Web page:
FAU Study: Latinx Through the Lens of Latin Americans
by Teresa Crane | Monday, Apr 20, 2020
Webster defines Latinx as an all-inclusive term, “all people of Latin American origin and descent, as well as a gender neutral or nonbinary alternative to Latina or Latino”. Conclusive evidence of the origin of the term Latinx evades researchers, but repeated use by U.S. scholars has popularized the term in articles and presentations, often without clear definition. Thus, a community of individuals have been identified as Latinx, but do Latin Americans identify themselves as Latinx?
Cristobal Salinas, Jr., Ph.D., addressed the lack of published research focused on the students’ perspective through a novel, qualitative study titled The Complexity of the “x” in Latinx: How Latinx/a/o Students Relate to, Identify With, and Understand the Term Latinx. Salinas investigated whether participants, 34 Latinx/a/o college students, self-identified as Latinx or used the term in their communities.
Participant interviews were guided by a set of questions focused on how they learned, related to, identified with, and understood the term Latinx. Data were analyzed employing categorical aggregation to cluster complex data into categories to search for meaning. Three themes emerged, learning about the term Latinx, defining the term Latinx and using the term Latinx.
Participants first encountered the term Latinx via social media and in higher education settings. The majority were confused by social media posts. One student recounted seeing Latinx first on Facebook, “I grew up in Los Angeles…I just assumed the ‘x’ stood for LA because of LAX.” Most students learned about the term from peers in higher education. Only three students said that they learned the term from professors in a classroom setting.
Participants defined Latinx as people who do not identify along the European settler-colonial gender binary, as well as inclusive for all people of Latin American origin and descent. Most students agreed that Latinx aims to be inclusive and has the intention to include those who do not identify as Latinaor Latino. Participants recounted a variety of characterizations for the term; “…an inclusive way of describing our community”, “…inclusivity for the LGBT community”, inclusive “of everyone” including “transgender folks,” “gender nonconforming,” and undocumented students, “…all-inclusive term that would include potentially ethnicity, religion, sexual orientation.” One student found the term as “trying to be inclusive”, but noted that it cannot include everyone if it is only supported by the English language.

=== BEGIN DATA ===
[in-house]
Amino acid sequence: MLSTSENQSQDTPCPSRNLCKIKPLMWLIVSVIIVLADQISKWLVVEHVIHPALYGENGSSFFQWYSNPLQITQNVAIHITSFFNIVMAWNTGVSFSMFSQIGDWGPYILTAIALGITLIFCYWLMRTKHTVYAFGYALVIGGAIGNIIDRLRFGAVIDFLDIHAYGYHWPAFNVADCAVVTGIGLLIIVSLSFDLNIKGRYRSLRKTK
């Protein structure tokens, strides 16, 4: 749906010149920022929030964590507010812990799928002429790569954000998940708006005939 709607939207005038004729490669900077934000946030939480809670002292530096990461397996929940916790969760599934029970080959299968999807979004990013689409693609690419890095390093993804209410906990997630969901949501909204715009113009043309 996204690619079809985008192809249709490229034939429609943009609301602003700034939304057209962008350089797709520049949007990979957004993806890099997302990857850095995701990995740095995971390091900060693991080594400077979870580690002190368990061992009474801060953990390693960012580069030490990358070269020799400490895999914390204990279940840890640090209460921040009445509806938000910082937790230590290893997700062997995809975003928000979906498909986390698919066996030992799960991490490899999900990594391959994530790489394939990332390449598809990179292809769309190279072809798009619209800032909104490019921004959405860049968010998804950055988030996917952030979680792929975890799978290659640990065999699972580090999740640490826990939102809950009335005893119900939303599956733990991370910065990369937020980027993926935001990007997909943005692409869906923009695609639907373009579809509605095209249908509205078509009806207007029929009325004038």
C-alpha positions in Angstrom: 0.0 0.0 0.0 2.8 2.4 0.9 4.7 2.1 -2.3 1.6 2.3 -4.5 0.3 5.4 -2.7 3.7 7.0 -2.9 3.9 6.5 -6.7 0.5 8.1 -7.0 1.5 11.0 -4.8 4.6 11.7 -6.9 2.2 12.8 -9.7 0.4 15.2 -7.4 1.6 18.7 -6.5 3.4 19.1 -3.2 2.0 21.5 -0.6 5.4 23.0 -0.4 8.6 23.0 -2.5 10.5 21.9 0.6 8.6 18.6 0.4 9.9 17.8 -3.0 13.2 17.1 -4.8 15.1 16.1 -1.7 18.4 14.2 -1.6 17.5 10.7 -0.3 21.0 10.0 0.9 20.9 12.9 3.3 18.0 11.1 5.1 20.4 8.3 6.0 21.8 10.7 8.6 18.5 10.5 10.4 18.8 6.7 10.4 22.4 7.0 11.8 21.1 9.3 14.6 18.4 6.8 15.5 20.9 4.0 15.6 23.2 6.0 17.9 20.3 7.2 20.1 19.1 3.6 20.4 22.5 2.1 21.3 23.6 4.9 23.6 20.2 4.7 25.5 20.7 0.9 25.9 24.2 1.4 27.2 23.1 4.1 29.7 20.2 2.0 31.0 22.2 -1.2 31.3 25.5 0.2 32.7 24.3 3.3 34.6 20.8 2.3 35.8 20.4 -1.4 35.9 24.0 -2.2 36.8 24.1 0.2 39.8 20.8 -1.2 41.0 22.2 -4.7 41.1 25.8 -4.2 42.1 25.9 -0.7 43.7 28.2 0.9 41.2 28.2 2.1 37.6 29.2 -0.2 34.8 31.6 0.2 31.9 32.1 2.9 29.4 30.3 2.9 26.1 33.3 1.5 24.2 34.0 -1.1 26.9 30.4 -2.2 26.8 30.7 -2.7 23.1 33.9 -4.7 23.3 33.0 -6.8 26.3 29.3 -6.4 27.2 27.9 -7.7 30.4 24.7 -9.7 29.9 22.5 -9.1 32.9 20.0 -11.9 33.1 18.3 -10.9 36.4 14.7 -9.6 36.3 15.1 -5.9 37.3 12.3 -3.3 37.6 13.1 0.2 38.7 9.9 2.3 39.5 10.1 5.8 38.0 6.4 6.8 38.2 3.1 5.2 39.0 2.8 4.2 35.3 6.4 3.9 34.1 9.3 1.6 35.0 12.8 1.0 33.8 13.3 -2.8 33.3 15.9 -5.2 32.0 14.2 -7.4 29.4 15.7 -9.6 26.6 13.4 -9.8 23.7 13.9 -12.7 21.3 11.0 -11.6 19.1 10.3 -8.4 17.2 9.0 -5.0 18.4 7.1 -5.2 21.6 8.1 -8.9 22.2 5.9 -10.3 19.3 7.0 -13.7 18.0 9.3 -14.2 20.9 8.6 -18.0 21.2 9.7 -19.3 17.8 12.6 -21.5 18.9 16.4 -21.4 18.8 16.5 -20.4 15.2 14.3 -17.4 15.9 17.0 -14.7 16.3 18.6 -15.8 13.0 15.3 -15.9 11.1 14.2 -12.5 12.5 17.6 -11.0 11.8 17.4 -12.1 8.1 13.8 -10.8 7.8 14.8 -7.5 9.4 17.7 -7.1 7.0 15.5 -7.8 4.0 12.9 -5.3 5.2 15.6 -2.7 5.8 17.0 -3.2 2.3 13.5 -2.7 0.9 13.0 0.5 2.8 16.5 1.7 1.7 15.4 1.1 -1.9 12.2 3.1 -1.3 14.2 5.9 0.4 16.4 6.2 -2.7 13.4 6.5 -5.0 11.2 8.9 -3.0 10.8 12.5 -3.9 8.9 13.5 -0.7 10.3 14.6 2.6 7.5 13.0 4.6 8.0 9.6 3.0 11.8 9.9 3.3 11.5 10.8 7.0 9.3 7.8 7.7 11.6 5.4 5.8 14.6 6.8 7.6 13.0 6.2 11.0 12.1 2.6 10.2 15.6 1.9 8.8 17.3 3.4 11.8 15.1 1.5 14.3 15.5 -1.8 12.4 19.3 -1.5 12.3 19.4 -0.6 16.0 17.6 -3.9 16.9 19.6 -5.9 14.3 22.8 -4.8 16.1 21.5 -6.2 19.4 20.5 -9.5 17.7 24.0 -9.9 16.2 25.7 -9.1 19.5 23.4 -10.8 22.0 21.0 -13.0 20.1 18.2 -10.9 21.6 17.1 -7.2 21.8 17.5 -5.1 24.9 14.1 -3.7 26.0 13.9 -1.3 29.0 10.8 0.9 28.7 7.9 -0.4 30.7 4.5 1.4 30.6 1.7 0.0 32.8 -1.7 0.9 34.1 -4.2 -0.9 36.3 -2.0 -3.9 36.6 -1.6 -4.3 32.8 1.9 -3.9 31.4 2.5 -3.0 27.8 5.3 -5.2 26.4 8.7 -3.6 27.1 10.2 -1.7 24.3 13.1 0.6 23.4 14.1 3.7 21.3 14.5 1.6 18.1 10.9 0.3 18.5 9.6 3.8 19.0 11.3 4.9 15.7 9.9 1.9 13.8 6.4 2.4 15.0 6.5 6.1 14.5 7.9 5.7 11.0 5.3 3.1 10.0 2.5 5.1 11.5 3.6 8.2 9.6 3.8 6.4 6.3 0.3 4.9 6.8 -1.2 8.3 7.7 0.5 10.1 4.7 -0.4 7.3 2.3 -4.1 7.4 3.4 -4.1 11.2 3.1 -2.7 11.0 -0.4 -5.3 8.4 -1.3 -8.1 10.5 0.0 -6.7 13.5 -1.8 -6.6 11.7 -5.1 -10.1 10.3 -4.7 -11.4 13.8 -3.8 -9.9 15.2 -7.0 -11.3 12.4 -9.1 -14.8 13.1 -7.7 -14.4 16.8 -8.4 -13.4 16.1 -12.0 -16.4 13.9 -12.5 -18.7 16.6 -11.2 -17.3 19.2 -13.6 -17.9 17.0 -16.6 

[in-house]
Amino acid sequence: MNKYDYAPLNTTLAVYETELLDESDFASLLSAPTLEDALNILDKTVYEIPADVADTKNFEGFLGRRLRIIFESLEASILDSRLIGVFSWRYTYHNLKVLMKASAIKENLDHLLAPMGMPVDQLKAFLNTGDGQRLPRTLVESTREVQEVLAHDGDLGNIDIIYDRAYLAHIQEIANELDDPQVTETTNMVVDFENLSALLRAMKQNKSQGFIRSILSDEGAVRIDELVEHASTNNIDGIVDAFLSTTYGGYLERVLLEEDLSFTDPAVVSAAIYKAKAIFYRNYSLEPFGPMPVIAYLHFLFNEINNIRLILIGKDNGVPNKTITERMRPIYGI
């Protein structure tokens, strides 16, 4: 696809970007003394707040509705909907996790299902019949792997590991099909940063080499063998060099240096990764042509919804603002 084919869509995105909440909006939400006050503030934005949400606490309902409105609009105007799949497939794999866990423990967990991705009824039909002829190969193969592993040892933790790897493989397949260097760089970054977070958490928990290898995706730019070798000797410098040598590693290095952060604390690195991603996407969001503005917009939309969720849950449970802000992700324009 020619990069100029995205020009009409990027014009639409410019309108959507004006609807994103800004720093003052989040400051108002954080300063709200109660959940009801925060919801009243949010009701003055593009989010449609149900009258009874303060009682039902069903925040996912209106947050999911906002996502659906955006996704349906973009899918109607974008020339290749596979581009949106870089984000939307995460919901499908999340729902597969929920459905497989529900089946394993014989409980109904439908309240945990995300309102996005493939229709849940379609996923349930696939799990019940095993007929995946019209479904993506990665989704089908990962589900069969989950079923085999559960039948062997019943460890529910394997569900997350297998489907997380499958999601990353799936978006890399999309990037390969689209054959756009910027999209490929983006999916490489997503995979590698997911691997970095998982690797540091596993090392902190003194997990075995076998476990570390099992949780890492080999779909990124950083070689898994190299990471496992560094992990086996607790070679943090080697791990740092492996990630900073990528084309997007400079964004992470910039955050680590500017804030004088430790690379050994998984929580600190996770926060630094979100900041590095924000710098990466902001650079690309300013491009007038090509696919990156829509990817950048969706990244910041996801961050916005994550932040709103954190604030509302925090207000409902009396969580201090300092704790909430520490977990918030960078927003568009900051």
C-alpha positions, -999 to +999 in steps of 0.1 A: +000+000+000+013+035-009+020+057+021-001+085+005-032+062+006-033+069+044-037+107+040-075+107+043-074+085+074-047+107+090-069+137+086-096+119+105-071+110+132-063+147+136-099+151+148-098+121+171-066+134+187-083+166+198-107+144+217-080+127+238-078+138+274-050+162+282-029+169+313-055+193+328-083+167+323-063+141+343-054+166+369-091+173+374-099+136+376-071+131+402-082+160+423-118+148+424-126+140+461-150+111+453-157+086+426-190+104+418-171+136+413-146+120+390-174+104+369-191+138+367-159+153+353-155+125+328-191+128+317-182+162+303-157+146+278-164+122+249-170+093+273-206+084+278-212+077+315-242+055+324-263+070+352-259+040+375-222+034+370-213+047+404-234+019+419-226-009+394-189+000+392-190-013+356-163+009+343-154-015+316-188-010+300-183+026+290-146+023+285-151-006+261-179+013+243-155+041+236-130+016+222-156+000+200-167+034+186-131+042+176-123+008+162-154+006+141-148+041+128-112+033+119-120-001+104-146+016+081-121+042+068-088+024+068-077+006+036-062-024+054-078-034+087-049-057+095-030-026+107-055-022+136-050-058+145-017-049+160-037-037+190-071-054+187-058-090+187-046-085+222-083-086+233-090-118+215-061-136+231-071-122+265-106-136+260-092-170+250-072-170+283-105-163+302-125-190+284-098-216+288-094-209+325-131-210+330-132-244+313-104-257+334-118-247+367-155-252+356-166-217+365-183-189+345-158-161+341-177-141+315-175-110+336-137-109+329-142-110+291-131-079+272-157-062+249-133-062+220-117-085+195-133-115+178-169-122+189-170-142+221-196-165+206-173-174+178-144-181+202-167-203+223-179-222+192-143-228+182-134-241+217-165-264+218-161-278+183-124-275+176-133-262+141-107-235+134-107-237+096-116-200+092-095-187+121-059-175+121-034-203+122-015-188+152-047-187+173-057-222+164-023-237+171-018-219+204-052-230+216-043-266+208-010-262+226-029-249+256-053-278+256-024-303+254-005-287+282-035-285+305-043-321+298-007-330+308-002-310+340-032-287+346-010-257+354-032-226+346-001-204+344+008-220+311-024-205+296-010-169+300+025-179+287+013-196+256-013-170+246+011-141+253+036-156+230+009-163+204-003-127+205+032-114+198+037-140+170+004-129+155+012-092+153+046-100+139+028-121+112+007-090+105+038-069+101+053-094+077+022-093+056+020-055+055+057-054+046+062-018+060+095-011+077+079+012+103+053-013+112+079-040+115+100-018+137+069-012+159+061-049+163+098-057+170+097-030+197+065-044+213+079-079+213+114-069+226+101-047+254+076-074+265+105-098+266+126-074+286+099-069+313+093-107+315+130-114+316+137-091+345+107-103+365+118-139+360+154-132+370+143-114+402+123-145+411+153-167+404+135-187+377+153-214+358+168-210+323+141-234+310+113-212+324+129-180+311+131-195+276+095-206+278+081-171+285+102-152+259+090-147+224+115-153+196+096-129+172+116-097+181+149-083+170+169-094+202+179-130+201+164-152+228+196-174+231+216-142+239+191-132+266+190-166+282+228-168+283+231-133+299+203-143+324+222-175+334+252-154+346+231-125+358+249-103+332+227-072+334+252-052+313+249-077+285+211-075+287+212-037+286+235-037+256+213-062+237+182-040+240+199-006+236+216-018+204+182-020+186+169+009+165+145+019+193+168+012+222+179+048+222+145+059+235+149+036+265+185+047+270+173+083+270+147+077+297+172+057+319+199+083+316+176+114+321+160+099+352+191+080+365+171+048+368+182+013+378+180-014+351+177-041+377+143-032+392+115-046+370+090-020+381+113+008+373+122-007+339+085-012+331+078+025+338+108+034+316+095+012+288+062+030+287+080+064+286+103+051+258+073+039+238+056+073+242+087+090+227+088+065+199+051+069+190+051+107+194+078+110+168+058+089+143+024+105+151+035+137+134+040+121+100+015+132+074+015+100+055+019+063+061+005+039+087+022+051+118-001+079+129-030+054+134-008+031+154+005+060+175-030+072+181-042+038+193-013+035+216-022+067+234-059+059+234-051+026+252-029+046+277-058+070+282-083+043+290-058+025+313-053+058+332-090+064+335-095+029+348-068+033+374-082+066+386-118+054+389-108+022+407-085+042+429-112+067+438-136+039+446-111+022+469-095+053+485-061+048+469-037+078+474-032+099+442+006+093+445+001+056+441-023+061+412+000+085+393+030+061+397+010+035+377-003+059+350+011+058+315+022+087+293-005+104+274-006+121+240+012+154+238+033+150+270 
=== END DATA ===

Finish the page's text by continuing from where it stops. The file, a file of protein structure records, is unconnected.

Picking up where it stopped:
All participants used the term Latinx to refer to their community as a whole. Three students self-identified as Latinx in higher education spaces, but not in their home or community. The majority did not identify as Latinx, rather they self-identified a Latiné, Latinu, Latina, or Latino. The term Latinx was not threatening to the identity of Latino men, while most Latina women did not wish to lose their identity as independent women of color and/or erase their accomplishments as Latinas with a gender-neutral term. “I do not self-identify as a Latinx because yo soy mujer [I am a woman],” said one female participant.
Salinas concluded that “it is essential to recognize that the term Latinx is not commonly used among people of Latin American origin and diaspora…” and that “Latinx as a form of self-identity is central to subjectivity.” He proposes the need for an alternative term that encompasses the fluidity of social identities. Salinas offers Latin* (pronounced Latin) as an all-inclusive, adaptive term which “creates a space that encompasses gender fluidity and identity labels that already exist, as well as those that have yet to be included in mainstream vocabulary.” The asterisk in Latin* could also be used within a search as a placeholder for words attached to the prefix Latin. In this sense, Latin* can consider Latinx, Latiné, Latinu, Latino, Latina, Latina/o, Latin@, Latin, or Latin American.
Cristobal Salinas, Jr. is an assistant professor in the College of Education at Florida Atlantic University. His research explores the economic, social, and political context of educational opportunities for historically marginalized communities of people. In particular, he explores the three levels of oppression: institutional, cultural, and individual levels.
Salinas, Jr., C. (2020) The Complexity of the “x” in Latinx: How Latinx/a/o Students Relate to, Identify With, and Understand the Term Latinx. Journal of Hispanic Higher Education, 19(2), 149-168 Retrieved from https://journals.sagepub.com/doi/10.1177/1538192719900382#
Article first published online: January 12, 2020; Issue published: April 1, 2020